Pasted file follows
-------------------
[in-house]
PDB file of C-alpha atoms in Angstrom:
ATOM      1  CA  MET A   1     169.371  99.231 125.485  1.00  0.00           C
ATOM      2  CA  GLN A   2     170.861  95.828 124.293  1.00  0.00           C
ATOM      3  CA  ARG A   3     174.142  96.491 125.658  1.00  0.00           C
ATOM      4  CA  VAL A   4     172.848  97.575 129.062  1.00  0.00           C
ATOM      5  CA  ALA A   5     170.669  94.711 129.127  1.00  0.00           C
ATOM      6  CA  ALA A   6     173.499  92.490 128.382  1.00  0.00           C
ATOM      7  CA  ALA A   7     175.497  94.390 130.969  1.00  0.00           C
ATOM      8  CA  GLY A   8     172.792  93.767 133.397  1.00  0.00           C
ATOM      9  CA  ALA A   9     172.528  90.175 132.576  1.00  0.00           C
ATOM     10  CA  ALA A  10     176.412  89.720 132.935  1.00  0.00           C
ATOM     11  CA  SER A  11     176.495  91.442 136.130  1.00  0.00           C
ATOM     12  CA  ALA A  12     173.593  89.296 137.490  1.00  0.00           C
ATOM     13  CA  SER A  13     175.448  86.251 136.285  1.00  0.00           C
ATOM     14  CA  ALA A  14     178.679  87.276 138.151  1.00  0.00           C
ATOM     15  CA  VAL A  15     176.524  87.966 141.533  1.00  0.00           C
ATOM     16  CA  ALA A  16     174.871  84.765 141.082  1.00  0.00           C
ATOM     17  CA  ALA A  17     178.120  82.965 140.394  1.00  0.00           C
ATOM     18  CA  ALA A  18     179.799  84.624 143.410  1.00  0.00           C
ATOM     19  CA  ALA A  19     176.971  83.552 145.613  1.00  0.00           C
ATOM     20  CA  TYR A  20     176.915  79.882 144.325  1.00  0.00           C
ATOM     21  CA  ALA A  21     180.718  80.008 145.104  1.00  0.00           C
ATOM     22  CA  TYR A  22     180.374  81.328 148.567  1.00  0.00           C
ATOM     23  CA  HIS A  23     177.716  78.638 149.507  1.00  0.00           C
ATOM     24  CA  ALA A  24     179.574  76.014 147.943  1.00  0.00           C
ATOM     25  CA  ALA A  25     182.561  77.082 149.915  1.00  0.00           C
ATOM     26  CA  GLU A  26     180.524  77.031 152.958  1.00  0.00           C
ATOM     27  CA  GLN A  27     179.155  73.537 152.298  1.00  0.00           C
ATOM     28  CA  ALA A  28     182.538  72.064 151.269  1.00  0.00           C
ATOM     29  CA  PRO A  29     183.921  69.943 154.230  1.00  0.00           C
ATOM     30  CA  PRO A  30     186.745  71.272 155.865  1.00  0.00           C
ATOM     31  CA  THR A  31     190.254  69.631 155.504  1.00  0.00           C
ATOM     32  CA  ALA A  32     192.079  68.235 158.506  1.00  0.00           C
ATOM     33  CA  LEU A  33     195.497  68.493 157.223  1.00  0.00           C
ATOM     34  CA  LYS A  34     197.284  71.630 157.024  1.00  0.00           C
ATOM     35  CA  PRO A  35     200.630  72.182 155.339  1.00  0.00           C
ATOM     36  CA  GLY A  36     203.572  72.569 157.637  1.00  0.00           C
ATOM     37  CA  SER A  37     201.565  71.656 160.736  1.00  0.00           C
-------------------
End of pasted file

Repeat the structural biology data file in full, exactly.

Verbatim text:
[in-house]
PDB file of C-alpha atoms in Angstrom:
ATOM      1  CA  MET A   1     169.371  99.231 125.485  1.00  0.00           C
ATOM      2  CA  GLN A   2     170.861  95.828 124.293  1.00  0.00           C
ATOM      3  CA  ARG A   3     174.142  96.491 125.658  1.00  0.00           C
ATOM      4  CA  VAL A   4     172.848  97.575 129.062  1.00  0.00           C
ATOM      5  CA  ALA A   5     170.669  94.711 129.127  1.00  0.00           C
ATOM      6  CA  ALA A   6     173.499  92.490 128.382  1.00  0.00           C
ATOM      7  CA  ALA A   7     175.497  94.390 130.969  1.00  0.00           C
ATOM      8  CA  GLY A   8     172.792  93.767 133.397  1.00  0.00           C
ATOM      9  CA  ALA A   9     172.528  90.175 132.576  1.00  0.00           C
ATOM     10  CA  ALA A  10     176.412  89.720 132.935  1.00  0.00           C
ATOM     11  CA  SER A  11     176.495  91.442 136.130  1.00  0.00           C
ATOM     12  CA  ALA A  12     173.593  89.296 137.490  1.00  0.00           C
ATOM     13  CA  SER A  13     175.448  86.251 136.285  1.00  0.00           C
ATOM     14  CA  ALA A  14     178.679  87.276 138.151  1.00  0.00           C
ATOM     15  CA  VAL A  15     176.524  87.966 141.533  1.00  0.00           C
ATOM     16  CA  ALA A  16     174.871  84.765 141.082  1.00  0.00           C
ATOM     17  CA  ALA A  17     178.120  82.965 140.394  1.00  0.00           C
ATOM     18  CA  ALA A  18     179.799  84.624 143.410  1.00  0.00           C
ATOM     19  CA  ALA A  19     176.971  83.552 145.613  1.00  0.00           C
ATOM     20  CA  TYR A  20     176.915  79.882 144.325  1.00  0.00           C
ATOM     21  CA  ALA A  21     180.718  80.008 145.104  1.00  0.00           C
ATOM     22  CA  TYR A  22     180.374  81.328 148.567  1.00  0.00           C
ATOM     23  CA  HIS A  23     177.716  78.638 149.507  1.00  0.00           C
ATOM     24  CA  ALA A  24     179.574  76.014 147.943  1.00  0.00           C
ATOM     25  CA  ALA A  25     182.561  77.082 149.915  1.00  0.00           C
ATOM     26  CA  GLU A  26     180.524  77.031 152.958  1.00  0.00           C
ATOM     27  CA  GLN A  27     179.155  73.537 152.298  1.00  0.00           C
ATOM     28  CA  ALA A  28     182.538  72.064 151.269  1.00  0.00           C
ATOM     29  CA  PRO A  29     183.921  69.943 154.230  1.00  0.00           C
ATOM     30  CA  PRO A  30     186.745  71.272 155.865  1.00  0.00           C
ATOM     31  CA  THR A  31     190.254  69.631 155.504  1.00  0.00           C
ATOM     32  CA  ALA A  32     192.079  68.235 158.506  1.00  0.00           C
ATOM     33  CA  LEU A  33     195.497  68.493 157.223  1.00  0.00           C
ATOM     34  CA  LYS A  34     197.284  71.630 157.024  1.00  0.00           C
ATOM     35  CA  PRO A  35     200.630  72.182 155.339  1.00  0.00           C
ATOM     36  CA  GLY A  36     203.572  72.569 157.637  1.00  0.00           C
ATOM     37  CA  SER A  37     201.565  71.656 160.736  1.00  0.00           C